Danae: It creates economic incentives. We have loads of examples of countries that have put in place carbon prices. It creates this incentive by making the polluter pay but also incentivizing them to shift to cleaner forms of production, and also to consumers to shift their consumption, to reduce energy consumption, for example. It creates these incentives to adjust our behavior.
Ayesha: And can you give us any examples of countries in which carbon pricing has worked effectively, or sectors in which carbon pricing has worked well?
Danae: So, in terms of which sectors are most affected by carbon pricing, it’s primarily energy. It creates incentives to change the energy mix, from dirtier sources of energy to cleaner sources of energy. The transport sector, also, in terms of incentivizing—shifting away from vehicles that burn dirty fuels to electric vehicles. But, also, industrial sectors as well, who have energy-intensive and emissions-intensive sectors.
And then, in countries, carbon prices are fairly widespread. There is a total of 68 carbon pricing initiatives globally—and that includes 46 countries and 36 subregional, subnational jurisdictions.
And there is quite a variation in terms of the carbon price. So that is also quite important, and it can vary from as low as below $10 per ton, in countries like South Africa or Mexico, to the bulk of countries which are around $20 to $50, let’s say. That includes the G7 countries that have a carbon price—like the UK or Canada—to over a $100 in even some countries like Switzerland or Lichtenstein. And the highest of all is in Sweden, which is 1,200 kroner in the Swedish currency, which is around $115.
Ayesha: Now, let’s move on to looking at the differences between a straight carbon tax and an emissions trading system. Just explain to us what those two things are and why they’re different—and what works best in your estimation.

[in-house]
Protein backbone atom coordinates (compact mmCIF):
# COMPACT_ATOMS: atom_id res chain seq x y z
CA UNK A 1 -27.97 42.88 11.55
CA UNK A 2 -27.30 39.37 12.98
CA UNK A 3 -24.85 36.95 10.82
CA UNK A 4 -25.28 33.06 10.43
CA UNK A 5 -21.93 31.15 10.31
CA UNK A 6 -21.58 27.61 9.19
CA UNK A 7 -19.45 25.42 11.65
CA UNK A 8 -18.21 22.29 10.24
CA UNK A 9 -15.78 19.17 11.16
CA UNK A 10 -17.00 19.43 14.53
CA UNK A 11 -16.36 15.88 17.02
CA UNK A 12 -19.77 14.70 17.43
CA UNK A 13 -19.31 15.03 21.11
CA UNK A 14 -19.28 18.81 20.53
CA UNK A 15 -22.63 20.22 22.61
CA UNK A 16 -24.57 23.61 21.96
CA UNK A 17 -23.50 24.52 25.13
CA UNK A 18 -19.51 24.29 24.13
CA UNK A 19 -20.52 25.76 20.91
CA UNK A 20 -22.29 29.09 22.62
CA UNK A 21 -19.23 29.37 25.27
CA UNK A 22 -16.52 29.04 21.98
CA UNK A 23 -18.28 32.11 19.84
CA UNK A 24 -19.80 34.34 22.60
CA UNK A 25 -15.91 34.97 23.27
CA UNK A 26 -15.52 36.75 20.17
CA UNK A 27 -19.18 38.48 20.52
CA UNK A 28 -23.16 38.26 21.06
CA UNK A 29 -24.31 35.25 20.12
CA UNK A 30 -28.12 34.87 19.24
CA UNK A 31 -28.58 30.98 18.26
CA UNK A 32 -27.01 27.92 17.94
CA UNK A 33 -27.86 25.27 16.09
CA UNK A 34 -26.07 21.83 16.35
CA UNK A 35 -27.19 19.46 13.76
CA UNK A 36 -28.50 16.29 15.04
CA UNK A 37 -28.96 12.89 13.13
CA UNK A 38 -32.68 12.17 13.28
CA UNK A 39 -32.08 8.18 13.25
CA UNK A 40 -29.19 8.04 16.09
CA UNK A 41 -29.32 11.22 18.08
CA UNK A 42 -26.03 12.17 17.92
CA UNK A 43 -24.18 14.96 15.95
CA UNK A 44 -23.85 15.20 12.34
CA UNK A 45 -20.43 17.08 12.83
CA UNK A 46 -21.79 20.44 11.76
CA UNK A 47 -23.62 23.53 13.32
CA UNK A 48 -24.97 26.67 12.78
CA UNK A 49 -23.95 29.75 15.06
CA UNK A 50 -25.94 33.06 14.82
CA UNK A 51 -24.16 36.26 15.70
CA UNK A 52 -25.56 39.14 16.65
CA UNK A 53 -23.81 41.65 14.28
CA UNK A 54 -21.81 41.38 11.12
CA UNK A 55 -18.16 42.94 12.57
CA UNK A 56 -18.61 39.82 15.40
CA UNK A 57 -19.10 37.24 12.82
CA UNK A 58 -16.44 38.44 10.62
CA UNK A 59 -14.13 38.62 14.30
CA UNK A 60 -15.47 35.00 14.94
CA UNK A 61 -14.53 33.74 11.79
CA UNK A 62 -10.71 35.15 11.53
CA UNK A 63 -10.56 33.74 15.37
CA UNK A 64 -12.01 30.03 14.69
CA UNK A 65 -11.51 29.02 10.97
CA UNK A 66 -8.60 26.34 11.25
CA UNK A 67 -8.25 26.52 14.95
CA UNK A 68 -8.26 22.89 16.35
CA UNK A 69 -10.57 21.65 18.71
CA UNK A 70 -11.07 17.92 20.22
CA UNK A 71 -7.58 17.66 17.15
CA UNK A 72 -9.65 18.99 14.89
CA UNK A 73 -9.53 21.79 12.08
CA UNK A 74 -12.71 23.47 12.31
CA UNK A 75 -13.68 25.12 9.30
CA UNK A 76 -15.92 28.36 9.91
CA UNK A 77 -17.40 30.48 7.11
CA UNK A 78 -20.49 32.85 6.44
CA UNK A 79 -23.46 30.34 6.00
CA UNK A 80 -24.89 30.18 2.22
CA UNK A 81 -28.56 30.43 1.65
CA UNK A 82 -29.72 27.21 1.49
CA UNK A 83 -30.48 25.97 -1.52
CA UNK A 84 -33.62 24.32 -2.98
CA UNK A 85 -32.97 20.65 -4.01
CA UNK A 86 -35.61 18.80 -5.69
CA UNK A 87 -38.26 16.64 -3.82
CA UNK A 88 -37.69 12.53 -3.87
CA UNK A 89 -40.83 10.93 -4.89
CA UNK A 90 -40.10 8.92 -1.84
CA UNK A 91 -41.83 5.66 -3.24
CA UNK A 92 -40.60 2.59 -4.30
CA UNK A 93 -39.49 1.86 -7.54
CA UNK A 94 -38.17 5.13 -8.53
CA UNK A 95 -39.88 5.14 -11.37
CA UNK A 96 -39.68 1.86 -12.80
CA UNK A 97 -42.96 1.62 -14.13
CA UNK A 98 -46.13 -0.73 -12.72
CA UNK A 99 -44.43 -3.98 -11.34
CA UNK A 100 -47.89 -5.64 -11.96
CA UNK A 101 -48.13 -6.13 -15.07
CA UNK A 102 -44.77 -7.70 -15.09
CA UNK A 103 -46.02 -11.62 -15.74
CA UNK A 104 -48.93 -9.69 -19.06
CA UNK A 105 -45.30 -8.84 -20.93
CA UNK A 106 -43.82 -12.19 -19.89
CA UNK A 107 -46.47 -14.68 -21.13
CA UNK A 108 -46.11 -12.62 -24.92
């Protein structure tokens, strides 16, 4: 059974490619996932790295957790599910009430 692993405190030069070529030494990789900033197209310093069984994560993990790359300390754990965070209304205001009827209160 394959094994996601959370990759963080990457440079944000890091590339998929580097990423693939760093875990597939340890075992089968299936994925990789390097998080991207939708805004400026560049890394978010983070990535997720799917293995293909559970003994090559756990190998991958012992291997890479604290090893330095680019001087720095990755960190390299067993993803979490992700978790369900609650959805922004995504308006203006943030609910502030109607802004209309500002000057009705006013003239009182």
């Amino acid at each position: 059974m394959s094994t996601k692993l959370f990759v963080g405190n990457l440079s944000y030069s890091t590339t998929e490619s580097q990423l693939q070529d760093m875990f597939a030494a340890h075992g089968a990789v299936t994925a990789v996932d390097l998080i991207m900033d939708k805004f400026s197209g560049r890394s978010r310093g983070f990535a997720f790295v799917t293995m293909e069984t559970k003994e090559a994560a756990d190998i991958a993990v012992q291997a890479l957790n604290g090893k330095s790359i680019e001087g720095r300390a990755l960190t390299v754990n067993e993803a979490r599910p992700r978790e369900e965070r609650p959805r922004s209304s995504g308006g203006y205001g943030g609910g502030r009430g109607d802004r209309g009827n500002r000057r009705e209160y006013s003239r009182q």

Danae: So, both of these two are explicit carbon-pricing instruments, or mechanisms. There can also be implicit ones; for example, you can subsidize cleaner forms of energy and, in that way, indirectly raise the price of the dirtier forms.
But both carbon taxes and emission trading systems or schemes, ETSs, are explicit carbon-pricing measures. The difference is that, in the case of a carbon tax, the government determines the price of carbon, and the market then determines the quantity of emission reductions by setting the price. In the case of ETS, it’s the other way around.
There is two types of ETSs, actually. The most common is the cap-and-trade system, which applies a cap on the total quantity of emissions. And then there is trading in the market that determines the price.
Ayesha: And why is it that a lot of pro-market economists often favor emissions tradings when they are thinking about how to tackle climate change?
Danae: Climate change is the biggest market failure, because we do not internalize these costs.
And pro-market also means acknowledging these instances where the market does not produce the optimal result and figuring out ways to correct that—figuring out ways to support the market to get to the most efficient outcome.
And ETSs and carbon taxes are a way to support the market in getting to the right place. They create these incentives within the market. It is not an imposition, in terms of the market should do X or Y.
Ayesha: And what do you think are the drawbacks of carbon taxes?
Danae: There is a tendency to think of carbon pricing as a solution, as a silver bullet, as something that will magically solve climate change from one day to the next. And I think it’s dangerous to think in that way. It is a very important ingredient that we must have, but it is not the only thing that we must do.
I think another thing we must be careful about is how do you implement this in a way that does not harm those that are most vulnerable? We want a green transition. We want a transition to an economy that is robust, in terms of the risks of climate change. But, also, we want a just and a fair transition. And there are risks that, if implemented in a way that does not prioritize this, such taxes can be regressive.
Ayesha: And just on that point, in terms of a just transition and carbon pricing, how can you make that as fair as possible?
Danae: So, we must be aware of the impact that such taxes may have on lower-income households.
Of course, when a government imposes such a tax, it also gets the revenue from the taxes. So, there are different ways to use the revenue, to support those households that are most affected by the taxes, and also those that are most affected by climate change as well—those that are most vulnerable and exposed.
So, there are various tools that we can use. For example, using this tax revenue to subsidize energy-efficiency improvements, so that households reduce their demand for energy in the first place. Or incentivize and subsidize the shift to electric vehicles, for example.